Up until recently, most automobiles had a cable attached to the accelerator leading to the throttle which controlled how much of the gas/air mixture went into the cylinders. Nowadays, however, a lot of cars come with Drive-by-wire systems that send a signal to an electric motor that opens and closes the throttle. You can find this technology in such new cars as the Honda Fit and the BMW Mini Cooper.
This makes a lot of options such as Cruise-control and anti-lock braking easier for the manufacturer to install.
Drive-by-wire doesn't necessarily have to associate itself with just the throttle, however. In the near future, we'll be seeing cars with drive-by-wire steering, brakes, and many other systems that would normally be controlled by the driver.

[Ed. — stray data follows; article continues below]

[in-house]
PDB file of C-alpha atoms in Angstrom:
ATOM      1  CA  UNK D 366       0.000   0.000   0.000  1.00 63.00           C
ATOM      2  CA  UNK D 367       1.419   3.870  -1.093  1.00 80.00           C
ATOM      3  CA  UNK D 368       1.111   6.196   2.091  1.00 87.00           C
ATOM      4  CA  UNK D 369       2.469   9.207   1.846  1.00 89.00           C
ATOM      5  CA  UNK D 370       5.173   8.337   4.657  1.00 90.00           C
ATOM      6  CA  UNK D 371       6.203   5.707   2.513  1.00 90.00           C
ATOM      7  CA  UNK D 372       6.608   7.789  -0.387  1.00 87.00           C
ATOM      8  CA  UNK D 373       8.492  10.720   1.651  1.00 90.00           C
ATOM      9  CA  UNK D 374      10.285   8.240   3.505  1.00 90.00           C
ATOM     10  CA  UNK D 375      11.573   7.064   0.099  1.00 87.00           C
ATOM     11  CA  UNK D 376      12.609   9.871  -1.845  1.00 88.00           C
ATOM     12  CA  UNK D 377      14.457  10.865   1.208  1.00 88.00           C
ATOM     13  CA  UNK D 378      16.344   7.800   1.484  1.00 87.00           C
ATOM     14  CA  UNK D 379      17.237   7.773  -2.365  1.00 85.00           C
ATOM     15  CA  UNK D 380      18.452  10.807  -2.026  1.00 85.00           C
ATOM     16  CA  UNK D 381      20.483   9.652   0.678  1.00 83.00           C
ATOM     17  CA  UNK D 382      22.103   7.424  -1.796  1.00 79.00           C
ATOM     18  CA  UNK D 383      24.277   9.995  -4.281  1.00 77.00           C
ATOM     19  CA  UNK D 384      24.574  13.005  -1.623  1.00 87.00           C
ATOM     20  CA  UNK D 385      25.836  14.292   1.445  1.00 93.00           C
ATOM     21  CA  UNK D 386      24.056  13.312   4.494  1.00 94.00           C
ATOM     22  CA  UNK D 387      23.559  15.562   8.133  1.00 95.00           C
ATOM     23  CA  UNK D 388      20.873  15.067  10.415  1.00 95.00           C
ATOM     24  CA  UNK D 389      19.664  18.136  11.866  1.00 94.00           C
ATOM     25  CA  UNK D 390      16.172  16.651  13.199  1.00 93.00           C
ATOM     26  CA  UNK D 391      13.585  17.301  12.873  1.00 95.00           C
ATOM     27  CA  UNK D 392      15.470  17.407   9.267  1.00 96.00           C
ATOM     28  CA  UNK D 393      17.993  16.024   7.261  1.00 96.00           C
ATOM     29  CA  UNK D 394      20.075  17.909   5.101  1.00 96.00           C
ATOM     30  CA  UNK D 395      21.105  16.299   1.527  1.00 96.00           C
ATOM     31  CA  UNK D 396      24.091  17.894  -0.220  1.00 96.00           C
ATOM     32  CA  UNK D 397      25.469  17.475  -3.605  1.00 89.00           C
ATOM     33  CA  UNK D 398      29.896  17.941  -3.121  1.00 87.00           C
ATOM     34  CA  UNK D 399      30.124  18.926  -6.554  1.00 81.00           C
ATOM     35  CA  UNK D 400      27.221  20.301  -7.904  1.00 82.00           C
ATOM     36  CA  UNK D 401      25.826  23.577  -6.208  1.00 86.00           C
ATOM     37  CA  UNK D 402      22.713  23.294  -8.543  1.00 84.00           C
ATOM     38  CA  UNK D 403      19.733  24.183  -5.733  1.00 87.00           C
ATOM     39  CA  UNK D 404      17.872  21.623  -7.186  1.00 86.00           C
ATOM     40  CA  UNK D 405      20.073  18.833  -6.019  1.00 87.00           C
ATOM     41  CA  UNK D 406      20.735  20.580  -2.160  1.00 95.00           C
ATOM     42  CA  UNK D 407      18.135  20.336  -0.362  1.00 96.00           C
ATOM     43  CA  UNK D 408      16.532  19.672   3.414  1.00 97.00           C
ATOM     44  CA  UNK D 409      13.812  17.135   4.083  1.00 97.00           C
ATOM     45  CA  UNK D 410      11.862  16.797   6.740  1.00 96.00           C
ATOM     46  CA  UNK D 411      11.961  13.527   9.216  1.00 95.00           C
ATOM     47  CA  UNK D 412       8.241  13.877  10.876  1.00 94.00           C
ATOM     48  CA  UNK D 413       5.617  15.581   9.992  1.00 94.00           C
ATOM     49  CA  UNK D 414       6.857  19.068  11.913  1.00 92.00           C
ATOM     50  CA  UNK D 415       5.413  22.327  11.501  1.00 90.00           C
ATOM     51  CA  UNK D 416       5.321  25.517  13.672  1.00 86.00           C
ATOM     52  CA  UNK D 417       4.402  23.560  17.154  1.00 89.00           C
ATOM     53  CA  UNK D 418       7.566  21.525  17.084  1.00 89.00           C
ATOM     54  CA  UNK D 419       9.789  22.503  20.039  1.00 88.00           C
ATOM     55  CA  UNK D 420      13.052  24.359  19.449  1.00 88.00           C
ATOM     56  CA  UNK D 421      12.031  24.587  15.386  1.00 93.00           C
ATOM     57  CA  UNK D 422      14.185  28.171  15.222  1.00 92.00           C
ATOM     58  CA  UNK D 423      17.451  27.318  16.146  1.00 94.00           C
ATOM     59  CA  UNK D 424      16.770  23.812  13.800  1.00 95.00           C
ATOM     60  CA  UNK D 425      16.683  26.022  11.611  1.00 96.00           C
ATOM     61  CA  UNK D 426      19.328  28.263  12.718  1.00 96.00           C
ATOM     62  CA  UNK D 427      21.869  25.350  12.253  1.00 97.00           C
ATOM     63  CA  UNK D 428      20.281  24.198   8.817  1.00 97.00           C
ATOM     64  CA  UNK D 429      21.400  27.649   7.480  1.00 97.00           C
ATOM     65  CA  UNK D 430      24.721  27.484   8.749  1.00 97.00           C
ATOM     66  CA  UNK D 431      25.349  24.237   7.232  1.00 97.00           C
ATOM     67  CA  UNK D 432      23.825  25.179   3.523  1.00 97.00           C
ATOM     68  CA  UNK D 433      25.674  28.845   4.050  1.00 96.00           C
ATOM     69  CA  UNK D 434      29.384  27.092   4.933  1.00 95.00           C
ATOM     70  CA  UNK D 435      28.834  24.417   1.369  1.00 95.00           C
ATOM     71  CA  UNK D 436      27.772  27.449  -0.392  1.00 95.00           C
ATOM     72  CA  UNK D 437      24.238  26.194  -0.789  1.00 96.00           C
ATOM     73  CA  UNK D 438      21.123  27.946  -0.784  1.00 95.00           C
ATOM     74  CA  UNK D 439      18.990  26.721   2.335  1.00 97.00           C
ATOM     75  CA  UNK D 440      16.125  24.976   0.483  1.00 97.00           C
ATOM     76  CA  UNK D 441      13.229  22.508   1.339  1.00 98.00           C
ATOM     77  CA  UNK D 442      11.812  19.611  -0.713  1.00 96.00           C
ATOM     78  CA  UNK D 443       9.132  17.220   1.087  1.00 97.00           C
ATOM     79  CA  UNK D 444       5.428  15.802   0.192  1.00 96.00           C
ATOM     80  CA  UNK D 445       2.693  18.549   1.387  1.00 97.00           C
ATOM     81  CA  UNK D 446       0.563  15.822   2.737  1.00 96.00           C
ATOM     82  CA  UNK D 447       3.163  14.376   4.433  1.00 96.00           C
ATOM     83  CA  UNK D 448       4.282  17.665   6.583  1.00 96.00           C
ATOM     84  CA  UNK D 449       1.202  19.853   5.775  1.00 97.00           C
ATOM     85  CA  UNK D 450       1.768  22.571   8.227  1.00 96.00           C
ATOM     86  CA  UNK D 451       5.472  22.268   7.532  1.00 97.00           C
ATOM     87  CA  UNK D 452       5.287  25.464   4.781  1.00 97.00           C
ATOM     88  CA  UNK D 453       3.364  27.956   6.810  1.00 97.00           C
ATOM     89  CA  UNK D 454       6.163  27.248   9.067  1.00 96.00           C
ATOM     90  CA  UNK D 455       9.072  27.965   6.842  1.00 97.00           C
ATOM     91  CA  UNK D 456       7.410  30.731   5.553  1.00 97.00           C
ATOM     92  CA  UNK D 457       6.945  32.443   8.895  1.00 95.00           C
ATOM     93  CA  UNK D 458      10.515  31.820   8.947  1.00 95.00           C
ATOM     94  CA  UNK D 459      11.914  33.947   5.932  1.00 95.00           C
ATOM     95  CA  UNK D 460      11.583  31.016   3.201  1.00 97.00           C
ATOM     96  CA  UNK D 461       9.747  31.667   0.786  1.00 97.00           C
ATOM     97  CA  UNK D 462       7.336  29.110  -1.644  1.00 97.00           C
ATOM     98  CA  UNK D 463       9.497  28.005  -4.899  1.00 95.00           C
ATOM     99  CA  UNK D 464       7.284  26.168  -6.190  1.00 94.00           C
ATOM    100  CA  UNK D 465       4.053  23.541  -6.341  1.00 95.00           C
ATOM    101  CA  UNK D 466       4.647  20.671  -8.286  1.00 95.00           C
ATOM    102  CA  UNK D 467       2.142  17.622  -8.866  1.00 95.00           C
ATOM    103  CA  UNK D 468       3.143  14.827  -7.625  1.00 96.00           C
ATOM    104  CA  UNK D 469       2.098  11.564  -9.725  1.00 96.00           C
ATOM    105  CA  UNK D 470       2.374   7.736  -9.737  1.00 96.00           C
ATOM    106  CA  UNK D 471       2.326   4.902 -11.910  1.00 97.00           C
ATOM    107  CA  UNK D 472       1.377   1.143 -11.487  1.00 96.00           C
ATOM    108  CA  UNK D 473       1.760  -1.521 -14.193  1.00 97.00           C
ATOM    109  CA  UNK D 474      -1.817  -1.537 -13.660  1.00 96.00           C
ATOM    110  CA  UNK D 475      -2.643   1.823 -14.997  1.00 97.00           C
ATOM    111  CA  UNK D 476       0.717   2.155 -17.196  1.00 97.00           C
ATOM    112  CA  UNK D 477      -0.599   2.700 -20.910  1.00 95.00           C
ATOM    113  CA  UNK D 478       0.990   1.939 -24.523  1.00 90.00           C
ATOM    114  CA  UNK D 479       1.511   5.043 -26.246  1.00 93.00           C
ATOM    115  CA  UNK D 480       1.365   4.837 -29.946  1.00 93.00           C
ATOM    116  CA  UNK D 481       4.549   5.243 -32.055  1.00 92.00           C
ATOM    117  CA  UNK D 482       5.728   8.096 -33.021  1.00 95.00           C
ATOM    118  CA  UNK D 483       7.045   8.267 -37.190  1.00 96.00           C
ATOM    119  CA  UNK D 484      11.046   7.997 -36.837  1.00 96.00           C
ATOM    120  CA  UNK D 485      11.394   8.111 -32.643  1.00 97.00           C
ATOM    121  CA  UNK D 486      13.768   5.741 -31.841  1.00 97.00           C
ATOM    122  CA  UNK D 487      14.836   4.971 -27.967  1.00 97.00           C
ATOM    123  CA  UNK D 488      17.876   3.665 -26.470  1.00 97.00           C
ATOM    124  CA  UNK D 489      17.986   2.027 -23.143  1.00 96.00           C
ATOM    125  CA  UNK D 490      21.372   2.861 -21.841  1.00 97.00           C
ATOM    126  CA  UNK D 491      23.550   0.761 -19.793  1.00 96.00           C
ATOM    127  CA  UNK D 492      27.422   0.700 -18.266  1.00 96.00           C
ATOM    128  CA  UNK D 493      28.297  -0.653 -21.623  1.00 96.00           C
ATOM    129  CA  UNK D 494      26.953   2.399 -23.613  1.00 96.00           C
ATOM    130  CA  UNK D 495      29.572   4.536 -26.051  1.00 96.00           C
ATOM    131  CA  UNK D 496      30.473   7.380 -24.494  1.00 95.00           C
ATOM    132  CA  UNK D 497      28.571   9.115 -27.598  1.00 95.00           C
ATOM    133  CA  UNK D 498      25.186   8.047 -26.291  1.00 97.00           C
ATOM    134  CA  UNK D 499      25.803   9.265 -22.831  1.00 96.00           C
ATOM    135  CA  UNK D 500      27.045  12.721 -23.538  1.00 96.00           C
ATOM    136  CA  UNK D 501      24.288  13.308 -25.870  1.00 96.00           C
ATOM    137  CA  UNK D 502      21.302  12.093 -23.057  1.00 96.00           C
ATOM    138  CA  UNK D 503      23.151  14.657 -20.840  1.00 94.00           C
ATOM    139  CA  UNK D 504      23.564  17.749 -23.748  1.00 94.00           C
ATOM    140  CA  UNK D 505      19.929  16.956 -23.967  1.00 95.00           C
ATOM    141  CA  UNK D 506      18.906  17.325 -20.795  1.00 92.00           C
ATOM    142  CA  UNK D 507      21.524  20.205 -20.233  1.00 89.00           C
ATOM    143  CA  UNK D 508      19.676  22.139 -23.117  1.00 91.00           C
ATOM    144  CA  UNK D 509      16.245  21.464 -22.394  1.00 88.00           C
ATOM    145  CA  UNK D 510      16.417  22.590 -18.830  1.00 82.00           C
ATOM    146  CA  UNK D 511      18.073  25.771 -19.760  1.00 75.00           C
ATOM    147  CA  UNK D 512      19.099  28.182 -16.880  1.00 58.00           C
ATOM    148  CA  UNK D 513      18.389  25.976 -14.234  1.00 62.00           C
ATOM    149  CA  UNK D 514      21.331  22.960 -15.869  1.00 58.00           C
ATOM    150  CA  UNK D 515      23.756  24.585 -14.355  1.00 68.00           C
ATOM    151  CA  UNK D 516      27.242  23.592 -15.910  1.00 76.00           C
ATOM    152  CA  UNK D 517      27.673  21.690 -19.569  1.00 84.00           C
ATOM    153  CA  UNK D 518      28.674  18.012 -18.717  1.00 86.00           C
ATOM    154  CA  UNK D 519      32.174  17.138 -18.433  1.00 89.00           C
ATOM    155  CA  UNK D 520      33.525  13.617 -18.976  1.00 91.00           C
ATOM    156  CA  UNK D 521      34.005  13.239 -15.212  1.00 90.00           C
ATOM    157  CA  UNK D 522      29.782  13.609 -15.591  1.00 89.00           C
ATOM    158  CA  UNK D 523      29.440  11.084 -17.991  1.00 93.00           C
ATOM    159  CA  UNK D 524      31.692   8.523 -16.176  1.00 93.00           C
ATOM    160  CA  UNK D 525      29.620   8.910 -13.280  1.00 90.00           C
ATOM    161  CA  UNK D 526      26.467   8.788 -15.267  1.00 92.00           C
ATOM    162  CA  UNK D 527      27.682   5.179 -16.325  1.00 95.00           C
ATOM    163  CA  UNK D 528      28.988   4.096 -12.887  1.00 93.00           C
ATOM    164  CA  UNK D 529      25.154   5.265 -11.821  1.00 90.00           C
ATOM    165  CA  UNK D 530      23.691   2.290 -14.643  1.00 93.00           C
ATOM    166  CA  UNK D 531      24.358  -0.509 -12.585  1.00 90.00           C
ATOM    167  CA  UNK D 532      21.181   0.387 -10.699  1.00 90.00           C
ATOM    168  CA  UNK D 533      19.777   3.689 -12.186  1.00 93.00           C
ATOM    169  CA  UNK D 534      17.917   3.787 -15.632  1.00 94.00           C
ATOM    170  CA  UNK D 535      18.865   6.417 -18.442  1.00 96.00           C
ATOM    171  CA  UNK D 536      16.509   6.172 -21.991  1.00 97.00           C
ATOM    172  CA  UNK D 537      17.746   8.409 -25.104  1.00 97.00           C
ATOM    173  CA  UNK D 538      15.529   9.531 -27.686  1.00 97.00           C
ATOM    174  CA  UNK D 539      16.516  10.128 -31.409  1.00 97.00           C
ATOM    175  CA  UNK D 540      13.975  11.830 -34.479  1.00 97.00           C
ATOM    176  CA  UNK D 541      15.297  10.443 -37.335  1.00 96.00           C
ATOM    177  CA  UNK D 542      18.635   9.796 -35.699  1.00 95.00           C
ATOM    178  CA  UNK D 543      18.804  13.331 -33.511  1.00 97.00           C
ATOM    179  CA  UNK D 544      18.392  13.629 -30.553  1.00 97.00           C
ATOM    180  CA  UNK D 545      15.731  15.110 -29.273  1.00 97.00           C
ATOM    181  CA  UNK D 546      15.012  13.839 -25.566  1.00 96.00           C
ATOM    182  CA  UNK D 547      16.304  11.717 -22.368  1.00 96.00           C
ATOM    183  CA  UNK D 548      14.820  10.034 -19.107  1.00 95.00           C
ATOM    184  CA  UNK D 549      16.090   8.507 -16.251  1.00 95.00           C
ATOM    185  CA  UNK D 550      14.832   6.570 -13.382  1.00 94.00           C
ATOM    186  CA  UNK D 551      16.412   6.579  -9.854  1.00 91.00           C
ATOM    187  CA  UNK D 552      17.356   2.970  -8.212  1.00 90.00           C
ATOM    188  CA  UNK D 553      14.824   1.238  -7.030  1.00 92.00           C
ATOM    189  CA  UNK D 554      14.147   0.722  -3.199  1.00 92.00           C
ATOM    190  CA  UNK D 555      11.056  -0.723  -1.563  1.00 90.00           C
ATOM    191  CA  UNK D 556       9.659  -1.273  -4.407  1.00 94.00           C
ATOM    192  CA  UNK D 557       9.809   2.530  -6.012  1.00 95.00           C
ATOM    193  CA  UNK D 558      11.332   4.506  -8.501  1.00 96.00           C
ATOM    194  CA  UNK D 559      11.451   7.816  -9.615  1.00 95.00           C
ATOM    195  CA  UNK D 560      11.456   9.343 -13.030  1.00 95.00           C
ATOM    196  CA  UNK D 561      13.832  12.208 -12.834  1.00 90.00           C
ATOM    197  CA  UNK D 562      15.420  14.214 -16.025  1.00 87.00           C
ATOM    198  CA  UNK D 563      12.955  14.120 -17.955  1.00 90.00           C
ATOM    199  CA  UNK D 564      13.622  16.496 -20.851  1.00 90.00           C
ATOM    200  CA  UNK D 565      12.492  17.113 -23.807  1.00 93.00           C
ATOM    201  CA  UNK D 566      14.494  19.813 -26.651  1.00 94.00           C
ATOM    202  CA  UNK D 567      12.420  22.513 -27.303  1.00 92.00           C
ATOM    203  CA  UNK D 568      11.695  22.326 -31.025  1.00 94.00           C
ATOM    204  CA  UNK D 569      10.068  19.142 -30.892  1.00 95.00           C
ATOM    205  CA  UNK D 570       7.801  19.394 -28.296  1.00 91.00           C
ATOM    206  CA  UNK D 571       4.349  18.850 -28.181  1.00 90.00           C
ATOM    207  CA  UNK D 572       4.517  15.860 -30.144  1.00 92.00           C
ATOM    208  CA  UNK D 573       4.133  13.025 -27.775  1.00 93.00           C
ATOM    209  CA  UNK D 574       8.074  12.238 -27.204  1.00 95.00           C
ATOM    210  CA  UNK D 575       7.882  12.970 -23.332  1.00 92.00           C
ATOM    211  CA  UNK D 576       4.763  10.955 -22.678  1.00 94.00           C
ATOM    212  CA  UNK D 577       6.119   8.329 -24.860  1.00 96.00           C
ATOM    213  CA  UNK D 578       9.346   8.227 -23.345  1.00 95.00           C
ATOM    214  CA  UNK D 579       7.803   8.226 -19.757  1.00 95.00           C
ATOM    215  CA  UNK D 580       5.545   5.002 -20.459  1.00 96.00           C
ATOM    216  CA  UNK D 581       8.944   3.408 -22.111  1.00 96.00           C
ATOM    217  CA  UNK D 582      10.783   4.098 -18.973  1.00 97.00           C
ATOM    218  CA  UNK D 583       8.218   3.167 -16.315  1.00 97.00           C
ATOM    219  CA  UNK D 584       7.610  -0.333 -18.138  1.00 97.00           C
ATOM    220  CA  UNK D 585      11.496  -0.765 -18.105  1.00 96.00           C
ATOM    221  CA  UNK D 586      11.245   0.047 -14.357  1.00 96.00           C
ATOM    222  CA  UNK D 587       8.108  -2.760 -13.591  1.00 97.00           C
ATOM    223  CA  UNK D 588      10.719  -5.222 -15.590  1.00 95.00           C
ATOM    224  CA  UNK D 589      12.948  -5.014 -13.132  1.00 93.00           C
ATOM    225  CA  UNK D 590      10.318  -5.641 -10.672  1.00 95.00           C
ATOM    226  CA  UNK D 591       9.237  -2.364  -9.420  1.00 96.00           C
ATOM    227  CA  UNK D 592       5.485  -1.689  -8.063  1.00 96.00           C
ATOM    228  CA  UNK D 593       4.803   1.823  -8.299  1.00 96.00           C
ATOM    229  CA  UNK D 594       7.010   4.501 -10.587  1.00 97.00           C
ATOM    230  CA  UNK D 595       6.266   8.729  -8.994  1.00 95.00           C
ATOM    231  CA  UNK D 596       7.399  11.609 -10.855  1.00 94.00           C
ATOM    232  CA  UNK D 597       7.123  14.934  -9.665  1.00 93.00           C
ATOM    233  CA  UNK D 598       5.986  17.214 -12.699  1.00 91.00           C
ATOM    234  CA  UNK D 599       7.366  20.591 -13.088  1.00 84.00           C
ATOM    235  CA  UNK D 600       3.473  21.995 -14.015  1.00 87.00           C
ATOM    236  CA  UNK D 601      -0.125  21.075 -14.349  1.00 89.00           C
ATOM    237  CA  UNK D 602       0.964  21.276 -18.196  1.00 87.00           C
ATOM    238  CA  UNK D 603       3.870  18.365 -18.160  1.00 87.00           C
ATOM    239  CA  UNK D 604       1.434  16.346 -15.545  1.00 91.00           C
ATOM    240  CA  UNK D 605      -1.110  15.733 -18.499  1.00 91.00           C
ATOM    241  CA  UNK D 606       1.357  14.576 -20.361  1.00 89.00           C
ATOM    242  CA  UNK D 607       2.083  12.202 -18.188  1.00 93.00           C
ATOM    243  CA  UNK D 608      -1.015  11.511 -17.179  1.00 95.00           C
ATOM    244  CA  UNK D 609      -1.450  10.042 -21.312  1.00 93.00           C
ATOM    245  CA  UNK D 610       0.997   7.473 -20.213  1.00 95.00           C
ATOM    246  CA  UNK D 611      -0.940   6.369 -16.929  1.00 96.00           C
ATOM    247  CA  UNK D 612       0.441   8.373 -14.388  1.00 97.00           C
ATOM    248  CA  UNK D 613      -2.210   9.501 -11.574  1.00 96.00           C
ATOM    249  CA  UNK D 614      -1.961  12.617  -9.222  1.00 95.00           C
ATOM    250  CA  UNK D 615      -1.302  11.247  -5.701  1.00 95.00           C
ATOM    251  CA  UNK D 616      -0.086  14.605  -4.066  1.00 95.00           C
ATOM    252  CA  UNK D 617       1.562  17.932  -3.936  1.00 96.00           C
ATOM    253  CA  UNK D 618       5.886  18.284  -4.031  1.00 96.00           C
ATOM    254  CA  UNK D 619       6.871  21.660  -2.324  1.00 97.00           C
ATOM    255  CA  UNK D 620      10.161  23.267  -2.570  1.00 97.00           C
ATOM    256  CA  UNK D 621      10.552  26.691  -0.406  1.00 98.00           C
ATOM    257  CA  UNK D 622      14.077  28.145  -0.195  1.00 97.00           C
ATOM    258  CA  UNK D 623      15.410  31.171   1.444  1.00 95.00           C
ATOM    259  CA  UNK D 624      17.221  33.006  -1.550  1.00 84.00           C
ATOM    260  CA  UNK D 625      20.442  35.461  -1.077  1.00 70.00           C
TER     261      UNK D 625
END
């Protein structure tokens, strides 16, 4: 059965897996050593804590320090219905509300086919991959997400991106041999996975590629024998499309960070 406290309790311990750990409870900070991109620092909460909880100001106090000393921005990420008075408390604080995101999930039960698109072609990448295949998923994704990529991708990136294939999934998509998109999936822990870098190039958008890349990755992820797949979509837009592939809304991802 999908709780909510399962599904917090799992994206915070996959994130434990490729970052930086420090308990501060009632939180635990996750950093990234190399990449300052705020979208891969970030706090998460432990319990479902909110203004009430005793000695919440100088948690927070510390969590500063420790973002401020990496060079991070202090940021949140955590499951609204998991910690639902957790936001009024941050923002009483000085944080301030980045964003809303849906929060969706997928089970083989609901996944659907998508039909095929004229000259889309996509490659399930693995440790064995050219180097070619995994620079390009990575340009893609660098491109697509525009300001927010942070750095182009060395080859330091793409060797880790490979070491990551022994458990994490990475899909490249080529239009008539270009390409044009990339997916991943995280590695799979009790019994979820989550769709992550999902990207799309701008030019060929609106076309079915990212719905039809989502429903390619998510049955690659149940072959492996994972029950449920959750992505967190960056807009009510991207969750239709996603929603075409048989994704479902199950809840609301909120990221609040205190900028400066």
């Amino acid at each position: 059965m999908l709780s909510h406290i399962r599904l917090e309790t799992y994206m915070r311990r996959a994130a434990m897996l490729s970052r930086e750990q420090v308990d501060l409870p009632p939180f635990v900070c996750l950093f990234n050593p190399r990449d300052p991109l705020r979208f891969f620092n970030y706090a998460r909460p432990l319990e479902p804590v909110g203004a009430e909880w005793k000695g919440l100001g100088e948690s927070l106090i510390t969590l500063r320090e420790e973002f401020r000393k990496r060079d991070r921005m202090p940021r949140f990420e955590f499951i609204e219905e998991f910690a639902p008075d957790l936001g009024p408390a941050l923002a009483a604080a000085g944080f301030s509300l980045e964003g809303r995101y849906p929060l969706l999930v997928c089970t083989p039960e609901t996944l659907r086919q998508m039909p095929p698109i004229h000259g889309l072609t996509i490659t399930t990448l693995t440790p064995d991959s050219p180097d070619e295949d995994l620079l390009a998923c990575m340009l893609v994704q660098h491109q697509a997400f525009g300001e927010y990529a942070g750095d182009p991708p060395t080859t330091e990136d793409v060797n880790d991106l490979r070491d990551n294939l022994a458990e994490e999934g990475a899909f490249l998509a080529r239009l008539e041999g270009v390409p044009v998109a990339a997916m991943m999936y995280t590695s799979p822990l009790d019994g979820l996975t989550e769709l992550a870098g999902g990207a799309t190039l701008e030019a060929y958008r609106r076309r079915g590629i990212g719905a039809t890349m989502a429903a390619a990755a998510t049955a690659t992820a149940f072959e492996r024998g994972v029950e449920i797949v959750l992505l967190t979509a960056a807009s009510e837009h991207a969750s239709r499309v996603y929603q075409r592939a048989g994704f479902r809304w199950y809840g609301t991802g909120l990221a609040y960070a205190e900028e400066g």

One of the most prominent examples today is the Toyota Prius. It requires drive-by-wire systems for its Hybrid-Synergy Drive because of the complications of succesfully integrating electric motors and a gasoline engine to provide a smooth ride while returning high fuel mileage.
Some say that this technology is dangerous and destroys the connection between the driver and the auto. This is not entirely true, as many fail-safe devices have been installed to prevent tragedy from a simple breakdown.